This study is a prospective evaluation of children with Severe Combined Immune Deficiency (SCID) who are treated under a variety of protocols used by participating institutions. In order to determine the patient, recipient and transplant-related variables that are most important in determining outcome, study investigators will uniformly collect pre-, post- and peri-transplant (or other treatment) information on all children enrolled into this study. Children will be divided into three strata: - Stratum A: Typical SCID with virtual absence of autologous T cells and poor T cell function - Stratum B: Atypical SCID (leaky SCID, Omenn syndrome and reticular dysgenesis with limited T cell diversity or number and reduced function), and - Stratum C: ADA deficient SCID and XSCID patients receiving alternative therapy including PEG-ADA ERT or gene therapy. Each Group/Cohort Stratum will be analyzed separately.

    at UCLA UCSF

  • Obstructive Sleep Apnea Endotypes and Impact on Phenotypes of People Living With HIV

    open to eligible people ages 18-65

    The investigators seek to understand how the different underlying causes of OSA affect the way people living with HIV (PLWH) experience OSA. The investigators also want to understand how symptoms of obstructive sleep apnea improve with treatment, and if this too, is affected by the underlying cause of OSA in that individual

    at UCSD

  • Phase I/II Trial of Lentiviral Gene Transfer for SCID-X1 With Low Dose Targeted Busulfan Conditioning

    open to eligible males ages up to 5 years

    This is a phase I/II open label multi-center study in which patients will receive low dose targeted busulfan followed by infusion of autologous CD34+ selected bone marrow or mobilized peripheral blood cells transduced with the G2SCID vector. Subjects will be enrolled over 3 years and be followed for 2 years post-infusion on this protocol, then followed long-term on a separate long-term follow-up protocol. Enrollment of subjects will be agreed upon by representatives of both sites. Data will be collected uniformly from both sites through an electronic capture system and key laboratory studies will be centralized. Harvest, cellular manufacturing and infusion will occur at each site using the same SOPs. Key aspects of cellular product characterization will be centralized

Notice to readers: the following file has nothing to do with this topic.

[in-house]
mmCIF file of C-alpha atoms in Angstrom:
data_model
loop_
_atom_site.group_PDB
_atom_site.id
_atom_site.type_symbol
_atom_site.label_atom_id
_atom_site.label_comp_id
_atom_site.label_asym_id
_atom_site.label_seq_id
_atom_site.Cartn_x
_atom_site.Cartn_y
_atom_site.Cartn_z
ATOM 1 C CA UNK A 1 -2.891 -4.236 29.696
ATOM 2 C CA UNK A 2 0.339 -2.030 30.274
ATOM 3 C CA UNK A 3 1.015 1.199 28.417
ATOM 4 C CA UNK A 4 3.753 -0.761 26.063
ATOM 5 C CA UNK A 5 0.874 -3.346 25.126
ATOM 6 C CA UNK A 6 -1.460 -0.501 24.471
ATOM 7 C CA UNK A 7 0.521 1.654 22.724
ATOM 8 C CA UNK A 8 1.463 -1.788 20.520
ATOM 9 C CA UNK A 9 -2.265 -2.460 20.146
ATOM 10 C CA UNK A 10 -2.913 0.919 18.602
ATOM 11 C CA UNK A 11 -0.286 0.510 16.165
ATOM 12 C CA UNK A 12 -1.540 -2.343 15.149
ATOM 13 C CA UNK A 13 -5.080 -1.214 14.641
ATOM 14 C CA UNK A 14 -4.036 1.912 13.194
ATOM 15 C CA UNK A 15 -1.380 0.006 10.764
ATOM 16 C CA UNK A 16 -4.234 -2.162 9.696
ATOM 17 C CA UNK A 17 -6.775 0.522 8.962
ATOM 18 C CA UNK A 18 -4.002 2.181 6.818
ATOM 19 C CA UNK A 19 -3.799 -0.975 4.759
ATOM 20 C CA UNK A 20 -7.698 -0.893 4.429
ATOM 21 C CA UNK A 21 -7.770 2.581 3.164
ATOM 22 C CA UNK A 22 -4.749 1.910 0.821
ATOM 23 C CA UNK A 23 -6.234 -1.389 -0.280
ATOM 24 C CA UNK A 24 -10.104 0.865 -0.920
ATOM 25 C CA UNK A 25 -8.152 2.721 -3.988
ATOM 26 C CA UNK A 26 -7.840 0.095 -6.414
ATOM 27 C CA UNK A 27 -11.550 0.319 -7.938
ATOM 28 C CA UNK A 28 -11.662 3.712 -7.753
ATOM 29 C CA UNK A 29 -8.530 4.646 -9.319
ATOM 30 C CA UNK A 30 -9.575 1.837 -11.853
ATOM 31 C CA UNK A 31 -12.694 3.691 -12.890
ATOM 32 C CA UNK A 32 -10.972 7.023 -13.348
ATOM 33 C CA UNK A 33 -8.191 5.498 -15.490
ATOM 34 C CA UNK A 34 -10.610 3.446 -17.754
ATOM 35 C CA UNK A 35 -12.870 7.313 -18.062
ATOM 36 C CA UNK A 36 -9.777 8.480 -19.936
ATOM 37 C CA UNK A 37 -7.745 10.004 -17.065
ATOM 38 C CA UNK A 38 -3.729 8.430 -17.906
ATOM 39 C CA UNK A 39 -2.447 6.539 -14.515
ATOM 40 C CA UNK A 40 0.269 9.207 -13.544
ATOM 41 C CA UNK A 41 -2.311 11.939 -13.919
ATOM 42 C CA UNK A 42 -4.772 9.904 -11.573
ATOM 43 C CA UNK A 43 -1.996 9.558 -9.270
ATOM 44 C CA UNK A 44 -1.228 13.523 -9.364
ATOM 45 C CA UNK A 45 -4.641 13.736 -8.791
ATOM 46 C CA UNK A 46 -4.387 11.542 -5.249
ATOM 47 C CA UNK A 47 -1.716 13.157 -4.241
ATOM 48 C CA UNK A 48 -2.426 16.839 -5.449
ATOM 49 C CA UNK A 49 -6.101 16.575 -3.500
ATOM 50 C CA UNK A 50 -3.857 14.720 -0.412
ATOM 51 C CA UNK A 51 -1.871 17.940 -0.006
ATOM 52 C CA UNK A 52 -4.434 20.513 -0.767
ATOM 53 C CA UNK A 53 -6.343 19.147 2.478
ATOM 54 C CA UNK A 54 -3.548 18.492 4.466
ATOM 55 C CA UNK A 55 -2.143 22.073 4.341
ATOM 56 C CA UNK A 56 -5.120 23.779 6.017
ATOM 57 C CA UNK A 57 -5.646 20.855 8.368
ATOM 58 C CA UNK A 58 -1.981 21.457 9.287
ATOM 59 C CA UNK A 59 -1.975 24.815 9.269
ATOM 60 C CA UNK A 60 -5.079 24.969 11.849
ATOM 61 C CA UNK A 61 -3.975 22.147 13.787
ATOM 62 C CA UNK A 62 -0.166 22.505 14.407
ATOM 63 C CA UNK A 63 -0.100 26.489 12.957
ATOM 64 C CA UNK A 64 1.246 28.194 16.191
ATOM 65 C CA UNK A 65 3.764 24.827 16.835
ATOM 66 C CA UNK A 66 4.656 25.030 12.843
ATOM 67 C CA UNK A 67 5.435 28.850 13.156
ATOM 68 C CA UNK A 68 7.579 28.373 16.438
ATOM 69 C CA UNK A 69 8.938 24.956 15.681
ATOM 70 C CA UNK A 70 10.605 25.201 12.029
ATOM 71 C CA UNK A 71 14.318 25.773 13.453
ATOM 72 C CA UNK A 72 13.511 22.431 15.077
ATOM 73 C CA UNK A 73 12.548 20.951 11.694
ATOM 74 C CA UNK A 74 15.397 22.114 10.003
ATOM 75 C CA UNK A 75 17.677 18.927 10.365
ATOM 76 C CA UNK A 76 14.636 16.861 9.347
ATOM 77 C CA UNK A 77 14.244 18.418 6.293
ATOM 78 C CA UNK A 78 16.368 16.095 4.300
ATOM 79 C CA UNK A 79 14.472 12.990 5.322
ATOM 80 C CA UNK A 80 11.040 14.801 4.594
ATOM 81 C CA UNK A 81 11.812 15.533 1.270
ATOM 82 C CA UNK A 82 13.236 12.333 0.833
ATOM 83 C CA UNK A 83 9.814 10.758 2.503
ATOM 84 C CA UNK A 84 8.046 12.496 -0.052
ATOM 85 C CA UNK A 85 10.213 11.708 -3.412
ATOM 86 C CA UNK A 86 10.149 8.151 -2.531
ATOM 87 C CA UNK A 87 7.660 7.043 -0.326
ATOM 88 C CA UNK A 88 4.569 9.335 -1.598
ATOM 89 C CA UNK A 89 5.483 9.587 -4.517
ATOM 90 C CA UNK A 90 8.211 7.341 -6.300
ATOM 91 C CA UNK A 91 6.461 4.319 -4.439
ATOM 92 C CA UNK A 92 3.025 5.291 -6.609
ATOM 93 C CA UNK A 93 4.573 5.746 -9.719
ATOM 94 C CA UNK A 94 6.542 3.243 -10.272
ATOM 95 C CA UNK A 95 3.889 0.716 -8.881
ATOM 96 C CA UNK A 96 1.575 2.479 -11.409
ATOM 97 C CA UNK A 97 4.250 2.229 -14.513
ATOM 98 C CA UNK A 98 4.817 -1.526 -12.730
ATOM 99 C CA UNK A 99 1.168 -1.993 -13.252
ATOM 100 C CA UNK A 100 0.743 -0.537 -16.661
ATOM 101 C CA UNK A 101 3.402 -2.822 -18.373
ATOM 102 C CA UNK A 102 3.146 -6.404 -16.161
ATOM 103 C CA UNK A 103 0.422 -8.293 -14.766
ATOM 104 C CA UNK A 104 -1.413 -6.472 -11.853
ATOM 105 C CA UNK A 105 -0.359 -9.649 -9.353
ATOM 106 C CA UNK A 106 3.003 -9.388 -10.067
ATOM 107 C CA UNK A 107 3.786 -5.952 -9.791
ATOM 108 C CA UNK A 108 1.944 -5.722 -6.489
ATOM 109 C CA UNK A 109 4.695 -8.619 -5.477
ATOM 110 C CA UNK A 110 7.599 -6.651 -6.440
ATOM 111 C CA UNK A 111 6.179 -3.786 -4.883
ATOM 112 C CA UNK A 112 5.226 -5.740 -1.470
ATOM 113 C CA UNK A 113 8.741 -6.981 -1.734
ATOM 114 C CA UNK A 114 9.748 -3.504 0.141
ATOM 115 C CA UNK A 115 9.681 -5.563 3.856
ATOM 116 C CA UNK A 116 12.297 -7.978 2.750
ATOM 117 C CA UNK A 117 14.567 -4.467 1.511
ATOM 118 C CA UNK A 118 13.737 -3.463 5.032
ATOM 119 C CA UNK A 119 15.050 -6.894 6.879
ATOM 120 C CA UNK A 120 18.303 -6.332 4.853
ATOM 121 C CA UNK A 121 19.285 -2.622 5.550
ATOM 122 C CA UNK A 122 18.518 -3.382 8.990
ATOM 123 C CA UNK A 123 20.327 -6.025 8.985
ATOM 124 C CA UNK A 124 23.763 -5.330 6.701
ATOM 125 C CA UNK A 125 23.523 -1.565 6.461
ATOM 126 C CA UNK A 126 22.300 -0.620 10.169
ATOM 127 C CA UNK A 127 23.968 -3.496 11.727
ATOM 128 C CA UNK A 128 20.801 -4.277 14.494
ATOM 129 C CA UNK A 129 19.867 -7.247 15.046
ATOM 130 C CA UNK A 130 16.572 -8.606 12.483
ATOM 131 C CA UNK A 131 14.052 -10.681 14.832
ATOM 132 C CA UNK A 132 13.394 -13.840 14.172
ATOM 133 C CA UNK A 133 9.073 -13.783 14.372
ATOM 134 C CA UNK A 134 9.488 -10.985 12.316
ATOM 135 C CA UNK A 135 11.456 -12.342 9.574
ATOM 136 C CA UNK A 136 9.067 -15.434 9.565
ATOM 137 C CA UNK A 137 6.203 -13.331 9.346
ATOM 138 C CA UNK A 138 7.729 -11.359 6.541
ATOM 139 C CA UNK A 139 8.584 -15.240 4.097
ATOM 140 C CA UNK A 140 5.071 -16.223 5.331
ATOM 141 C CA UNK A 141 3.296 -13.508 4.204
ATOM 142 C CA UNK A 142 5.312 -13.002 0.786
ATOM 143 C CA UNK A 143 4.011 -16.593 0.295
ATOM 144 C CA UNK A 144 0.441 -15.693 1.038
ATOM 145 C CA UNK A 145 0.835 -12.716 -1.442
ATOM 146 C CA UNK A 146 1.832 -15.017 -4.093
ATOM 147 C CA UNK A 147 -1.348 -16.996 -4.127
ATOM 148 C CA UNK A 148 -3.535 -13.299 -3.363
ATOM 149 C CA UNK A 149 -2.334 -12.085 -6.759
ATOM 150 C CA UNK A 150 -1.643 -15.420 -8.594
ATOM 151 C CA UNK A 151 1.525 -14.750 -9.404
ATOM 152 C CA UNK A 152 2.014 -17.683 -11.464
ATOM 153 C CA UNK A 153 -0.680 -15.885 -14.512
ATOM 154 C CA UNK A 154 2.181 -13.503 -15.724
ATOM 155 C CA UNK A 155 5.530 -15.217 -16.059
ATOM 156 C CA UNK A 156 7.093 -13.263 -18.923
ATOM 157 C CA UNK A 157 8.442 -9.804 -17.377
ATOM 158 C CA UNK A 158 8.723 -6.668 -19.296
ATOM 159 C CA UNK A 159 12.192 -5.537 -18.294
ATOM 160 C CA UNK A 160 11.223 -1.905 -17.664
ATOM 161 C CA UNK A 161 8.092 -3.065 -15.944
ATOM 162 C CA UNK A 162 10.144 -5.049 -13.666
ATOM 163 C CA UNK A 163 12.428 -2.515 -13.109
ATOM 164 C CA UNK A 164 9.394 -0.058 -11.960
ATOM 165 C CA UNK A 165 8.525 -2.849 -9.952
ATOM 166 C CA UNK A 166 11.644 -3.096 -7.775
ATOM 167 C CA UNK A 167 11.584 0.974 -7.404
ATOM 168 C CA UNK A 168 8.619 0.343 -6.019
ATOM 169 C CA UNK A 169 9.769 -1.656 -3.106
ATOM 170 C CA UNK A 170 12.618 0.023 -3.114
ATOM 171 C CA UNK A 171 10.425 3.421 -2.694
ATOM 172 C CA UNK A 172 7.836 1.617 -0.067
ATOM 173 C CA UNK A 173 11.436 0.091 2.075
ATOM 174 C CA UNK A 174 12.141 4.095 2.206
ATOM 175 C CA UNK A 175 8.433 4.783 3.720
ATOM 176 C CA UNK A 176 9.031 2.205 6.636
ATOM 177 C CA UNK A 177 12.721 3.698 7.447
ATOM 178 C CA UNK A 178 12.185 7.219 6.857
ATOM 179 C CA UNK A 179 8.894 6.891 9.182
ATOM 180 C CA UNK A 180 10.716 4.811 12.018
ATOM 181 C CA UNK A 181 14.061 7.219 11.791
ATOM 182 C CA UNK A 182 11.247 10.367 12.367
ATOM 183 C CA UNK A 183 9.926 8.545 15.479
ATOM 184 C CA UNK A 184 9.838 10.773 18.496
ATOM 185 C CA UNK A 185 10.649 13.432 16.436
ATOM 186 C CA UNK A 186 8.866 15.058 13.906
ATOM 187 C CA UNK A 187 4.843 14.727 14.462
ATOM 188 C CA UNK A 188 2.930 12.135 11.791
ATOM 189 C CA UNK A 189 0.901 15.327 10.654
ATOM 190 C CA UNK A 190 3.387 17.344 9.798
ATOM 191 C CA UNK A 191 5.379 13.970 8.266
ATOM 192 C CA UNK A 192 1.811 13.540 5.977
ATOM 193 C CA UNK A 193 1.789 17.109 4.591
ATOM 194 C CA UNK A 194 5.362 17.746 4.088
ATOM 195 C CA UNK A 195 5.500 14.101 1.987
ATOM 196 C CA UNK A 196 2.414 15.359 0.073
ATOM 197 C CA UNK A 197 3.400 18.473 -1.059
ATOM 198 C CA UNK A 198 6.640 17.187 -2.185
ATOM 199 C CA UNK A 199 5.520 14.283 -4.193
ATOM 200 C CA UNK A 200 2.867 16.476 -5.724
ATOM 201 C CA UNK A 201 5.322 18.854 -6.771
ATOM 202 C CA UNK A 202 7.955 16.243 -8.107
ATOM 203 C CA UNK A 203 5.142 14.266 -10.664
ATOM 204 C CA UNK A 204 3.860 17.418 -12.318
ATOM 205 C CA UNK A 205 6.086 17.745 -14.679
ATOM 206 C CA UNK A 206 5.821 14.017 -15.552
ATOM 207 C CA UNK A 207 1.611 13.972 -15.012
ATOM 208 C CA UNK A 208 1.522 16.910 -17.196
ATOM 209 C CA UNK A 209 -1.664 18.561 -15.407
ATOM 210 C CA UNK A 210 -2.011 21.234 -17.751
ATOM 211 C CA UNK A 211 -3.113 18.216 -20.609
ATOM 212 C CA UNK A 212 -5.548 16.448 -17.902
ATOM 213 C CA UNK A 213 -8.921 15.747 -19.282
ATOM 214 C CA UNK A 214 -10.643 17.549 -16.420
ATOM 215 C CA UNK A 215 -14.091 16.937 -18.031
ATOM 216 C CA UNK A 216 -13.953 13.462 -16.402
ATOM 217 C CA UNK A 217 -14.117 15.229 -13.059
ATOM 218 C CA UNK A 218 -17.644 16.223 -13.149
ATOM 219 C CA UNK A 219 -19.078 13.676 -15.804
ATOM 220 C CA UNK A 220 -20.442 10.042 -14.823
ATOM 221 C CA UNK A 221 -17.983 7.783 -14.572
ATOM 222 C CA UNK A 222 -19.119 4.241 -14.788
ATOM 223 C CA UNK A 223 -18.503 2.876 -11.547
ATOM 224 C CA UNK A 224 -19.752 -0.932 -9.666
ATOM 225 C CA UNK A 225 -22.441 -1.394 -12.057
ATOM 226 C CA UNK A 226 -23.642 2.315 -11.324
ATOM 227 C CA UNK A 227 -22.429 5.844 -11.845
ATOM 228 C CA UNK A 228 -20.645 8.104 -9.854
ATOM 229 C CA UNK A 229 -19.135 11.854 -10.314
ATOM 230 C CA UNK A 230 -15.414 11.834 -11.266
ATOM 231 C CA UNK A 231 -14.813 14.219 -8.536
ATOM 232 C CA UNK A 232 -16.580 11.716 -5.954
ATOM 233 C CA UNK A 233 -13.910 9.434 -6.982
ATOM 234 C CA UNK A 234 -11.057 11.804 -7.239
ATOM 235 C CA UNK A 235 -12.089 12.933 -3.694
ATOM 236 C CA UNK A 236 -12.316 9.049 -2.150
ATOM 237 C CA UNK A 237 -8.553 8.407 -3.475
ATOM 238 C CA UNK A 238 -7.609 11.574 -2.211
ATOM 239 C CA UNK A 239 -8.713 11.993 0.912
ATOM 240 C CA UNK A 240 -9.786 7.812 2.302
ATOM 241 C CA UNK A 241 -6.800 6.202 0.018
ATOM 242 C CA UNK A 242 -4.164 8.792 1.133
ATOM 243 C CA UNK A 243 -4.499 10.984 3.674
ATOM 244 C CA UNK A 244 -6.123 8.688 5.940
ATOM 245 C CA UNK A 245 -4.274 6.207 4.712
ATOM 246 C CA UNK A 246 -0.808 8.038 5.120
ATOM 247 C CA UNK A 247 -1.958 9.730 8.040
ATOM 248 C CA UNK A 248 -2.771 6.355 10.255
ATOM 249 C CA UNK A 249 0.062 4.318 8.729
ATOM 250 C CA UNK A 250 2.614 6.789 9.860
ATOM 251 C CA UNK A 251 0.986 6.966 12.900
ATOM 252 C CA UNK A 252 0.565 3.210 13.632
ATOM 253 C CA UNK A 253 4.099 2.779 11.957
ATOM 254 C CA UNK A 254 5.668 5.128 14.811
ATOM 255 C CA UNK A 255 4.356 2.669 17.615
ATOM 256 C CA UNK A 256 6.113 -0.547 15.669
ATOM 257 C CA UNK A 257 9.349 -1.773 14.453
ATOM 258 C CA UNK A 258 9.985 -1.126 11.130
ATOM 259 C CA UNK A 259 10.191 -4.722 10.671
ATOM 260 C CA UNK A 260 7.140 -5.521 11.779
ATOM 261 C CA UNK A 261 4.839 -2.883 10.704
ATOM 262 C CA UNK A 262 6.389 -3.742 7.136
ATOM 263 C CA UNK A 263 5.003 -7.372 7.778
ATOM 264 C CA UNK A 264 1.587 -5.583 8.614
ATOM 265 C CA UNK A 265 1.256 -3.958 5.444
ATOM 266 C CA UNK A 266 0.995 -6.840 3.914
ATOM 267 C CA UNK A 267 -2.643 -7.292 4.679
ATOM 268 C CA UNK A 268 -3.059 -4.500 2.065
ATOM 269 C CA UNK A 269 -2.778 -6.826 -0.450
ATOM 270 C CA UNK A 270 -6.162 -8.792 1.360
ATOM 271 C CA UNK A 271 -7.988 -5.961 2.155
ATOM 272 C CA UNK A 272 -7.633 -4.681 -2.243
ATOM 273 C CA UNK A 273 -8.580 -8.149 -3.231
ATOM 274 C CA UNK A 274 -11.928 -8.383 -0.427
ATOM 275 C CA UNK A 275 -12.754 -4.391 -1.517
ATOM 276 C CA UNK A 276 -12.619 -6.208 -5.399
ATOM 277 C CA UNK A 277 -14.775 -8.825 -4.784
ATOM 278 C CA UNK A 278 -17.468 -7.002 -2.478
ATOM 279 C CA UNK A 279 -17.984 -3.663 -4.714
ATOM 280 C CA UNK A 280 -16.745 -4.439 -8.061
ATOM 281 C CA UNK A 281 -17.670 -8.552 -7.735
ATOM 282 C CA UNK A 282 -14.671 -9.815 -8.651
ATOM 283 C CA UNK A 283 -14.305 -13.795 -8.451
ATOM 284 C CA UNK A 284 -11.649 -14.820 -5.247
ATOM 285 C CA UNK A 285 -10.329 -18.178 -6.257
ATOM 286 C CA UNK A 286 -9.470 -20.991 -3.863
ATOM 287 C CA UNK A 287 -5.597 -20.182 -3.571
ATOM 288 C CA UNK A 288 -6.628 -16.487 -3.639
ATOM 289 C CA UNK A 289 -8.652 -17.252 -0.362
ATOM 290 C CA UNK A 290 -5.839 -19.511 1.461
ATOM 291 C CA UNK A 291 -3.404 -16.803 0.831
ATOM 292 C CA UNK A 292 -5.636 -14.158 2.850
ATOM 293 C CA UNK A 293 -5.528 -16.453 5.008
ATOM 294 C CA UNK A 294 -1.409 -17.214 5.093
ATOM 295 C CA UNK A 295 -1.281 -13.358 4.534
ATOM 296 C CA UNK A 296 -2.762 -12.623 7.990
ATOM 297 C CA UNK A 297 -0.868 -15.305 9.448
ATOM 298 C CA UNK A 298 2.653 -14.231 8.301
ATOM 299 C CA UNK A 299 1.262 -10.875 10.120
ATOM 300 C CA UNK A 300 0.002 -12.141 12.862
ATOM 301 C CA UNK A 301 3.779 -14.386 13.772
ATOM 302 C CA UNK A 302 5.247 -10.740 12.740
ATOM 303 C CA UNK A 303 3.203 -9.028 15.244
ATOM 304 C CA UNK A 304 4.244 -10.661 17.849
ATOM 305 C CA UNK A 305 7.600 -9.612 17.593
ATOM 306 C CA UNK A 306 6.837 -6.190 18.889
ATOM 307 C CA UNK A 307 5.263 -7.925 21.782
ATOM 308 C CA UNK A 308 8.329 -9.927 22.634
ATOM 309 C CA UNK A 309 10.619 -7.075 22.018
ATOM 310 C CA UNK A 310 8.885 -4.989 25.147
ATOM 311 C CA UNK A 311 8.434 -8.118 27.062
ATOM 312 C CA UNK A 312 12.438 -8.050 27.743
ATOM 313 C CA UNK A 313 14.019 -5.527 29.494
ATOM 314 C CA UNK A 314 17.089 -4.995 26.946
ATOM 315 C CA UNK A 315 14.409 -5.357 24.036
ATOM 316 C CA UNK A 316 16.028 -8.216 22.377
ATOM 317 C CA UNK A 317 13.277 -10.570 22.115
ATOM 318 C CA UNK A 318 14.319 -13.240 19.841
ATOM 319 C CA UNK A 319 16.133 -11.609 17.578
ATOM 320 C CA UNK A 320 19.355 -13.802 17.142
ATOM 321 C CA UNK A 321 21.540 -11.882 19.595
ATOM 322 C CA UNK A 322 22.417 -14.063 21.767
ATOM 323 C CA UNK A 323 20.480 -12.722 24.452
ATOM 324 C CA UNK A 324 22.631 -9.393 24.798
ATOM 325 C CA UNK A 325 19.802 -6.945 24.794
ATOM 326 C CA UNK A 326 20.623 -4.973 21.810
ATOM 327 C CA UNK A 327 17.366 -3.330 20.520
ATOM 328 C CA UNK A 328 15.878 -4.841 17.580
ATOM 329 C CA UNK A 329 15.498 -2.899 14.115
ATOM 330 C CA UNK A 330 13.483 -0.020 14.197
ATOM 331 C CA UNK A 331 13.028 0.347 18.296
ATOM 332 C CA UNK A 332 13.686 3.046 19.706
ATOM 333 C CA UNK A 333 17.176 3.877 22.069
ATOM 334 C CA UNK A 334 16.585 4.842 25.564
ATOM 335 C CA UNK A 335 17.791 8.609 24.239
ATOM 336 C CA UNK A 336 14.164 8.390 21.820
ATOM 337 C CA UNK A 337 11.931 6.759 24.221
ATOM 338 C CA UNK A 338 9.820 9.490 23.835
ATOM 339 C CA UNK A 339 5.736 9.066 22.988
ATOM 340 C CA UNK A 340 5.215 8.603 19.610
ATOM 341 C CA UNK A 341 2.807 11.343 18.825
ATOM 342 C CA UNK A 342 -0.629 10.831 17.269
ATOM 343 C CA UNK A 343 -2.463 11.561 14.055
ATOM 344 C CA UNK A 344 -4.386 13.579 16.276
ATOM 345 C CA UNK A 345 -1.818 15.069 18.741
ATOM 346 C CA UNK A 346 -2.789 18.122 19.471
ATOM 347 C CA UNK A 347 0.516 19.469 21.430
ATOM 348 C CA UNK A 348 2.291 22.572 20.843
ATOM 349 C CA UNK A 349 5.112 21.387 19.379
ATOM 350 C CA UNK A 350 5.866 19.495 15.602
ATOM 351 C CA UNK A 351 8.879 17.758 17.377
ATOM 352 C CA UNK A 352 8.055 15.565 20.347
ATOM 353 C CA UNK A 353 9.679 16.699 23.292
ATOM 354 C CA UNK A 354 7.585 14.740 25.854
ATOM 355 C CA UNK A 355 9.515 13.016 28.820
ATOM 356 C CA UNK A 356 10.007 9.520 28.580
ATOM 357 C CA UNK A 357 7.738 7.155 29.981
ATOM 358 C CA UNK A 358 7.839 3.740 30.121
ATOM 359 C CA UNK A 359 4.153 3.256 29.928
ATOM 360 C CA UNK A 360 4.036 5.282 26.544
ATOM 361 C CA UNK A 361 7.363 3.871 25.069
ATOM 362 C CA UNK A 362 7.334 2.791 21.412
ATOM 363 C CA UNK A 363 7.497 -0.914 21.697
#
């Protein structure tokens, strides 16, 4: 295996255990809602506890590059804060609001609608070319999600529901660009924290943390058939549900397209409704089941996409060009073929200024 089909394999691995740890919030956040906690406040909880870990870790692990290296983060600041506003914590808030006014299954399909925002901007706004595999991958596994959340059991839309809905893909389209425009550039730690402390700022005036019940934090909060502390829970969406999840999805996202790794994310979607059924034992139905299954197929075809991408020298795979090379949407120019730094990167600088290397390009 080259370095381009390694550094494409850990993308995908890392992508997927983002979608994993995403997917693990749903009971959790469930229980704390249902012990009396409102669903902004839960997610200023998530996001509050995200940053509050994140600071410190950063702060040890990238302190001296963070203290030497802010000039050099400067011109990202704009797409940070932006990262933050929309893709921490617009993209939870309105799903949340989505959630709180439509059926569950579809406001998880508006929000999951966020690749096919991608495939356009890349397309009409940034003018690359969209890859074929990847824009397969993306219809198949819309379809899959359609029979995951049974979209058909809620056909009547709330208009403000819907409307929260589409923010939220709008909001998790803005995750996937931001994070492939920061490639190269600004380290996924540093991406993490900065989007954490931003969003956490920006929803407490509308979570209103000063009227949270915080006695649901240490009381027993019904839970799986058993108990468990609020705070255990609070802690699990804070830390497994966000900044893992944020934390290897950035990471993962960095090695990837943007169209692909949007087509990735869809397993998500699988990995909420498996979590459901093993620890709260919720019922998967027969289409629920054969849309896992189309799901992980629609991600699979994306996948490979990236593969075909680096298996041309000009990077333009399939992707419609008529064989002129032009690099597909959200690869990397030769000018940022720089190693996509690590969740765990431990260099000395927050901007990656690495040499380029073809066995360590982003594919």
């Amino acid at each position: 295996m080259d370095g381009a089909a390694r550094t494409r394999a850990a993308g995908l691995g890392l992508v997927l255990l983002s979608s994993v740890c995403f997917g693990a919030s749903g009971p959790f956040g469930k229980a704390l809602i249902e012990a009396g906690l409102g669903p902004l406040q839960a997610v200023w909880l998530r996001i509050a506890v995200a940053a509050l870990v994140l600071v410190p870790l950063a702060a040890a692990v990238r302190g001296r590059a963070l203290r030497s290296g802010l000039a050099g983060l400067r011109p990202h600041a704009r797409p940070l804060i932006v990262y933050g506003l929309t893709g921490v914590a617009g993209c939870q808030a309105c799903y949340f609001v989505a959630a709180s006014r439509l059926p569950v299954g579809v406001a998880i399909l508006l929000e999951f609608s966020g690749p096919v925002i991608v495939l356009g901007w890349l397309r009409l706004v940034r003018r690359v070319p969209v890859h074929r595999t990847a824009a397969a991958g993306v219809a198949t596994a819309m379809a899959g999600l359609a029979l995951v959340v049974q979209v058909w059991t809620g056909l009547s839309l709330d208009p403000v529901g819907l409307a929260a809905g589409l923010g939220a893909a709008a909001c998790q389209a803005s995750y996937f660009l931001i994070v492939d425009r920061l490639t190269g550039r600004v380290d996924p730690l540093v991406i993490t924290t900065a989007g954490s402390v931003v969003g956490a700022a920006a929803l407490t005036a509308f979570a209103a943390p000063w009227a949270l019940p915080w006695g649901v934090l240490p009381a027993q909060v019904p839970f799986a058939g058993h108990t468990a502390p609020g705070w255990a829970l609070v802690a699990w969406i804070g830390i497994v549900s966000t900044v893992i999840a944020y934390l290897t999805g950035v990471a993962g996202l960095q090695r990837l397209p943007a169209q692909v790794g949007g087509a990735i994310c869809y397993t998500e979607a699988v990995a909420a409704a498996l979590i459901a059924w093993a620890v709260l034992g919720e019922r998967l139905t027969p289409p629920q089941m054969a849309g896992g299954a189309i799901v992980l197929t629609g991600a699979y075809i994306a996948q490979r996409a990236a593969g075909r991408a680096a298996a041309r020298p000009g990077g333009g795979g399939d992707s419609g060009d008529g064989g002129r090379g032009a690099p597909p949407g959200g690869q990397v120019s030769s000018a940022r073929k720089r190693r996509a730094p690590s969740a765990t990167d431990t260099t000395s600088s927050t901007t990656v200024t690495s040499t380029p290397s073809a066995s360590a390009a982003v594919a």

at UCLA

  • Prevention and Treatment Continuum for Youth at HIV Risk, Acutely Infected and With Established HIV Infection

    open to eligible people ages 12-24

    This is a strategic prospective cohort study which will measure the effects of early intensive antiretroviral therapy (ART) on the establishment and persistence of HIV-1 reservoirs and HIV-1-specific immunity in acutely /recently HIV infected youth aged 12 to 24 years as compared to newly diagnosed youth with established infection > 6 months. Participants with newly diagnosed acute /recent HIV-1 infection will be offered enrollment into the study with immediate initiation of ART which is the current standard of care.

    at UCLA

  • Study of Thiotepa and TEPA Drug Exposure in Pediatric Hematopoietic Stem Cell Transplant Patients

    open to eligible people ages up to 17 years

    Thiotepa is a chemotherapy drug used extensively in bone marrow transplantation. Thiotepa is a prodrug that undergoes metabolic conversion in the liver by CYP2B6 and CYP3A4 to its primary active metabolite, TEPA. The goal of this study is to determine what causes some children to have different drug concentrations of thiotepa and TEPA in their bodies and if drug levels are related to whether or not a child experiences severe side-effects during their bone marrow transplant. The hypothesis is that certain clinical and genetic factors cause changes in thiotepa and TEPA drug levels in pediatric bone marrow transplant patients and that high levels may cause severe side-effects.

    at UCSF

  • Switch to Doravirine/Islatravir (DOR/ISL) in Human Immunodeficiency Virus 1 (HIV-1) Participants Treated With Bictegravir/Emtricitabine/Tenofovir Alafenamide (BIC/FTC/TAF) (MK-8591A-018)

    open to eligible people ages 18 years and up

    This study will evaluate the safety and efficacy of a switch to MK-8591A (a fixed dose combination of doravirine and islatravir) in human immunodeficiency virus -1 (HIV-1)-infected participants virologically suppressed on a regimen of bictegravir/emtricitabine/tenofovir alafenamide (BIC/FTC/TAF). The primary hypothesis is that a switch to MK-8591A will be non-inferior to continued treatment with BIC/FTC/TAF as assessed by the proportion of participants with HIV-1 ribonucleic acid (RNA) ≥50 copies/mL at Week 48.

    at UC Davis UCSF

  • An Observational LTFU Study for Patients Previously Treated With Autologous ex Vivo Gene Therapy for ADA-SCID

    Sorry, accepting new patients by invitation only